May 11, 2021
Business News Property

Home truths: How Wicklow tenants can save €8,000 a year by buying their own place

Renters in Wicklow could save close to €8,000 per year by getting themselves on the property ladder.

The latest rental price report from Daft.ie reveals people in Wicklow renting one, two, and three bedroom properties are paying up to more than double the mortgage payment the landlord pays on that property.

It’s not all good news for landlords, however, as the report also reveals that families renting homes with four or more bedrooms are actually better off remaining in the rental accommodation rather than looking for a mortgage on a similar property.

The report found that mortgages on these four and five bedroom properties are actually marginally higher than the rents these properties can obtain.

The average rent on a one-bedroom property in Wicklow now stands at €1,074 per month. However, the mortgage comes in at just €499 per month – a €575 difference or 54% gap.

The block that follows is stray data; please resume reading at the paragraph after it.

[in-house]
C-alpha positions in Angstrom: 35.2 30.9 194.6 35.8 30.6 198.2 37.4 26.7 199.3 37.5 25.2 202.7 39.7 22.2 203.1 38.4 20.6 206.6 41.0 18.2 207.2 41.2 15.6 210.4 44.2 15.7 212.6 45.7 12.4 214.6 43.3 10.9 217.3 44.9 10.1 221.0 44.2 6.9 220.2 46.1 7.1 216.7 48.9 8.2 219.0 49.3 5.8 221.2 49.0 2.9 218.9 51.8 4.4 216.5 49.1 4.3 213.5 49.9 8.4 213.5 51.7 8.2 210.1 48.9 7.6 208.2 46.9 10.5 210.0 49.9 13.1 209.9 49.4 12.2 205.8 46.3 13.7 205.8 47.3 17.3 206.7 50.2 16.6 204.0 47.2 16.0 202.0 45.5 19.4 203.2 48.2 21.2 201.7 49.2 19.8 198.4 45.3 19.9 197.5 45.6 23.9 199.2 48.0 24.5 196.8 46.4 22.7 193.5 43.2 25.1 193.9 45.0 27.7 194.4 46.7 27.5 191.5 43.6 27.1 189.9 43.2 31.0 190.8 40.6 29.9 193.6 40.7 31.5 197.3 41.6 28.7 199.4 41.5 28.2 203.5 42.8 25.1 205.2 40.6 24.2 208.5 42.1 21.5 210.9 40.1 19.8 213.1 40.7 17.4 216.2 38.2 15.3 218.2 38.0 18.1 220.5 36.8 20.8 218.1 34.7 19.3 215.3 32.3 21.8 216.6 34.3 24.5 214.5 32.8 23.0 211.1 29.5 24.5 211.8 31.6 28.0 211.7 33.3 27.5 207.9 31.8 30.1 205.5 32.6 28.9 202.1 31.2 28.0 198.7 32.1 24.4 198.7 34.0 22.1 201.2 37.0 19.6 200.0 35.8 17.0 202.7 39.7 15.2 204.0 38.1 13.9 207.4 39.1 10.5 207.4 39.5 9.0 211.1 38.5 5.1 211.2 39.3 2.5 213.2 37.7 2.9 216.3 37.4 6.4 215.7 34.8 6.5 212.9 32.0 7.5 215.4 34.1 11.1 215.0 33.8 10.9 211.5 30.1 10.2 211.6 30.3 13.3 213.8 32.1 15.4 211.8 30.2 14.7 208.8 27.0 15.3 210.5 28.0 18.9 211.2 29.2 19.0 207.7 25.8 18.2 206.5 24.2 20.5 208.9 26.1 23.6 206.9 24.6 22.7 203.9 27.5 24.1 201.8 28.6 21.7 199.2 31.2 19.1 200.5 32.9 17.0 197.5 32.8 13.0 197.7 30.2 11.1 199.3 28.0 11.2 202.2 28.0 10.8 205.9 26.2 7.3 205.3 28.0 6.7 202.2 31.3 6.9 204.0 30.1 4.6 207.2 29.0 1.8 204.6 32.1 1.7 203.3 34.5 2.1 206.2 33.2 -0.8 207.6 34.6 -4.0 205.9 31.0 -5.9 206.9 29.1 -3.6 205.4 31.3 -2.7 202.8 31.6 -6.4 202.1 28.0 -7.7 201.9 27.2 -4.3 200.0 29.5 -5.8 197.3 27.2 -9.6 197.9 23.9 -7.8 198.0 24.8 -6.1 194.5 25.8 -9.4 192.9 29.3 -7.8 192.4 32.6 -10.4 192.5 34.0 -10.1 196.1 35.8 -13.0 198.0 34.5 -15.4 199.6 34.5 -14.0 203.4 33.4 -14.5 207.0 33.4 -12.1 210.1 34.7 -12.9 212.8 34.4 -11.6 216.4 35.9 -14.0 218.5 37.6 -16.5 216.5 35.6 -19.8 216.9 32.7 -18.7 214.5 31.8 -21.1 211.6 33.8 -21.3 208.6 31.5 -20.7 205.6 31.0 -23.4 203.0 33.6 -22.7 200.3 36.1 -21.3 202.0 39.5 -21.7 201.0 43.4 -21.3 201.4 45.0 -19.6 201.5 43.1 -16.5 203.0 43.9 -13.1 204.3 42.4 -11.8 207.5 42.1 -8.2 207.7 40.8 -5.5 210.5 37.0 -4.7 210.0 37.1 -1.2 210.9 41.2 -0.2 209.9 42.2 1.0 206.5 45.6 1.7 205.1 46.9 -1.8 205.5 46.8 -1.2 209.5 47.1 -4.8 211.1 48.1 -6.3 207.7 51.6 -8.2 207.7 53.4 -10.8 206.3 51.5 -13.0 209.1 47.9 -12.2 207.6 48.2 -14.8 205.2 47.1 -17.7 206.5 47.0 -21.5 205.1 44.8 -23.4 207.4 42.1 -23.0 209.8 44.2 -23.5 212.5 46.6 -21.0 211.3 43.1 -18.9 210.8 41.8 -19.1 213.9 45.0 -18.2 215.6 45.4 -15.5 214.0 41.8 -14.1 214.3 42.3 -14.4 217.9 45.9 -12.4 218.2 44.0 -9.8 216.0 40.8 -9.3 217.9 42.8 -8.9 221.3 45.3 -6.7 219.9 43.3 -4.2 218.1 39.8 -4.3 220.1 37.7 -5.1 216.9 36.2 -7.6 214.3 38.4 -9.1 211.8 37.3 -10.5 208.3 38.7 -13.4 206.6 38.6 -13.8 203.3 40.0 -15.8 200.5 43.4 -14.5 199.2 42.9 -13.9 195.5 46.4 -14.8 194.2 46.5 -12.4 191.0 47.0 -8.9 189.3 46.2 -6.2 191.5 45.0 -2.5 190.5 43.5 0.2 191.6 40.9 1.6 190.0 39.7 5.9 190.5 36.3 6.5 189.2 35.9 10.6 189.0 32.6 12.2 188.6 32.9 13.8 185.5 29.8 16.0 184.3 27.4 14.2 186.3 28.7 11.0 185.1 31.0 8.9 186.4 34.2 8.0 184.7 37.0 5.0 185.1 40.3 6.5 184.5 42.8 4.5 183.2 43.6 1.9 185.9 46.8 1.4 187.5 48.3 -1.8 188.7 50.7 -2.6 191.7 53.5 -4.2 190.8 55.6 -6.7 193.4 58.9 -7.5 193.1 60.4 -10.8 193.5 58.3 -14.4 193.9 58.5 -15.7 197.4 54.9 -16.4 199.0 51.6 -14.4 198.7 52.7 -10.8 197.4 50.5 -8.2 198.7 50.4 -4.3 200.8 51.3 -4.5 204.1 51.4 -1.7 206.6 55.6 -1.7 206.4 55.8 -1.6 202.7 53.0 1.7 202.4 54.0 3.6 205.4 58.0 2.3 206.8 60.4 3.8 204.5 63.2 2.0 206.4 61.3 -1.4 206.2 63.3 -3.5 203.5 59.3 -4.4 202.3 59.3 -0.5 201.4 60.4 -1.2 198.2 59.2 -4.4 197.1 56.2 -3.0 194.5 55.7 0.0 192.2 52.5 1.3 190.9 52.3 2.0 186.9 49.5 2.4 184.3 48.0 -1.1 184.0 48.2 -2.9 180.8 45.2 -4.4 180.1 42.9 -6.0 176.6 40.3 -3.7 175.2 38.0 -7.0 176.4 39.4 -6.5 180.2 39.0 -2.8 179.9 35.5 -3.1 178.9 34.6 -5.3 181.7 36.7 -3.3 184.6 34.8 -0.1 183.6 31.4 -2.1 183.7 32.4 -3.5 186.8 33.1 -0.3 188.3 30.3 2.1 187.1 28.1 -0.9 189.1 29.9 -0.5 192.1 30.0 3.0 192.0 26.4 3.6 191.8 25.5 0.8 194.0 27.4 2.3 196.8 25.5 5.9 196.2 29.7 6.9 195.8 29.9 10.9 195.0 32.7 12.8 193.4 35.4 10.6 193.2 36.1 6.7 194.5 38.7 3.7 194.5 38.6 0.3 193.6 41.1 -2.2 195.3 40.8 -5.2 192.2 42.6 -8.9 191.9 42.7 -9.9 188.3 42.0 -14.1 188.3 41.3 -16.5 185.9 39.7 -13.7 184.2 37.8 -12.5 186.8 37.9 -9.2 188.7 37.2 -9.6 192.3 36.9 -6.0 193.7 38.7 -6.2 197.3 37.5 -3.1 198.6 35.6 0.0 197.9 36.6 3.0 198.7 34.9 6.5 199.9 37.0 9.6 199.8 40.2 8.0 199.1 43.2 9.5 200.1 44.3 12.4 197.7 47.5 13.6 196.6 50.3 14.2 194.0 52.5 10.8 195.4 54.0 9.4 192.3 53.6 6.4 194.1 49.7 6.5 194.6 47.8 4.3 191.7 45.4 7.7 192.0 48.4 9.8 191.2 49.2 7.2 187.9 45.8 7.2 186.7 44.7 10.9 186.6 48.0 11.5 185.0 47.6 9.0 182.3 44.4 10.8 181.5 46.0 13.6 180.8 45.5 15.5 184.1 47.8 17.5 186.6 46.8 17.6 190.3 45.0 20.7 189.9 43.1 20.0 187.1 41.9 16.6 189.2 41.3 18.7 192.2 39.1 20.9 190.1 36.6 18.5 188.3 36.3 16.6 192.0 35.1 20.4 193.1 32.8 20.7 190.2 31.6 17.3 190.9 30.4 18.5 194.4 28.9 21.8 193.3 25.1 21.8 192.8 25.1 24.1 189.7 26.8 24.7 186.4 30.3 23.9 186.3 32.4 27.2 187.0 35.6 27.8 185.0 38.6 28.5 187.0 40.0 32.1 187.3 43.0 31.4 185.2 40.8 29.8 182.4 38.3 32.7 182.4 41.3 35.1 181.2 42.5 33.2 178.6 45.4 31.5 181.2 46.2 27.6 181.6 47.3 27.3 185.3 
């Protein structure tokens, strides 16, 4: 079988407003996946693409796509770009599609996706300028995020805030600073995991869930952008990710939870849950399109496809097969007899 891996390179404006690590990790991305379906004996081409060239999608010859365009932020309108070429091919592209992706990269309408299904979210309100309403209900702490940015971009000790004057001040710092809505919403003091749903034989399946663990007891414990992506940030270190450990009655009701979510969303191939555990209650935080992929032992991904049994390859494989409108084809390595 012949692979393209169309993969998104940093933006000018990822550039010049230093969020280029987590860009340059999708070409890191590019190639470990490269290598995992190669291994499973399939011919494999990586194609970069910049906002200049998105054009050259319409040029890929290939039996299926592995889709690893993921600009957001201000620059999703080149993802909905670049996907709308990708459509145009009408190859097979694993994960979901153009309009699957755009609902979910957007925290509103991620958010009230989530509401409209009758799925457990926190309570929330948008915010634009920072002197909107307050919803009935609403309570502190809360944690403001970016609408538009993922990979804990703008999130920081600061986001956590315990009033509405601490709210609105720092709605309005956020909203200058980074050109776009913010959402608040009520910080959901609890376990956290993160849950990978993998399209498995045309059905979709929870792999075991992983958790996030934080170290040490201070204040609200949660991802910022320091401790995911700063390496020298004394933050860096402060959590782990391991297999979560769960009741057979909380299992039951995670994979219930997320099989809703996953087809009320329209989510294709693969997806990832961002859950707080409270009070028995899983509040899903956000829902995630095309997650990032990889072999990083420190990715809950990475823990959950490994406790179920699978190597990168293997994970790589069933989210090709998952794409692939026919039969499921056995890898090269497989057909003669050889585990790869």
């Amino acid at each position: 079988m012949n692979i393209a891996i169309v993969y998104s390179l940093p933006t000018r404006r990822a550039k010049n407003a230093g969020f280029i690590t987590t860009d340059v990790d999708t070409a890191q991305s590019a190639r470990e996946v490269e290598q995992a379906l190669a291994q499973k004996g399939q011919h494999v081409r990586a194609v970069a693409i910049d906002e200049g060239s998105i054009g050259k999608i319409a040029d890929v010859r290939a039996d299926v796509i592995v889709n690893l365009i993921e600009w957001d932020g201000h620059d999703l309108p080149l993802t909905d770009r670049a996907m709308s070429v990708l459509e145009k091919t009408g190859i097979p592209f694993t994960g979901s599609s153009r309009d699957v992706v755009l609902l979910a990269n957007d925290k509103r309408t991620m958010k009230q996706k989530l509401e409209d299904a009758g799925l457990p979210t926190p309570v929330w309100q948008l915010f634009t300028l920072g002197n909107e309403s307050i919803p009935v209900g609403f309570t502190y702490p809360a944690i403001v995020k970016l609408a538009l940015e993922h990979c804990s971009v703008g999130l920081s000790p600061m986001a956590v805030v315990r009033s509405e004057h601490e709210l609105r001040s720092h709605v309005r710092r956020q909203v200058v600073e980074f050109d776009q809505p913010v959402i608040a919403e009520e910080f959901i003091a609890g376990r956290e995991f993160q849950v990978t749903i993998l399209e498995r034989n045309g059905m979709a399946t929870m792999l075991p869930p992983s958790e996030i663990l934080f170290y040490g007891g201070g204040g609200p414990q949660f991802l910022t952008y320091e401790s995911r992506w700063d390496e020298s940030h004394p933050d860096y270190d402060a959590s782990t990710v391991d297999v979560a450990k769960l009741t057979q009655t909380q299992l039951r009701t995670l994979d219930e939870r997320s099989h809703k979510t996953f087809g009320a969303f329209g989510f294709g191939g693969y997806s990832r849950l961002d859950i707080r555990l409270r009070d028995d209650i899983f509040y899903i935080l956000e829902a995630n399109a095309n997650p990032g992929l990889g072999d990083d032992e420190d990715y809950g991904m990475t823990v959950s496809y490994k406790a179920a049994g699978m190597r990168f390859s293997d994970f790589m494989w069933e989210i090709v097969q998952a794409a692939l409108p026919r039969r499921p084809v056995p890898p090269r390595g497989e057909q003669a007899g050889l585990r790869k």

The tenant could save €6,900 per annum by getting a mortgage on a similar property.

It’s a similar story with two-bed properties, where the average rent is now €1,216 per month. However, the mortgage stands at €643 per month – a difference of €573 or 48%.

Those renting two-bed properties could save €6,876 per annum by buying a similar property.

People renting a three-bed property in Wicklow could save a staggering could save close to €8,000 by getting their feet on the property ladder.

The rent on a Wicklow three-bed stands at €1,803, while the mortgage on the property is €1,149 – a €654 per month difference or 36% gap, which equates to a €7,848 per annum saving if the tenant bought a home.

The report shows that landlords of four-bed homes are actually losing money by renting the property, receiving €1,564 per month on rent but paying €1,803 on their mortgage, representing a loss of €3,084 per annum to the landlord.

Owners of homes with five or more bedrooms are still losing money, only able to obtain €1,725 per month on rent, while forking out €1,878 on the mortgage – a €1,836 loss over the course of a year.

 

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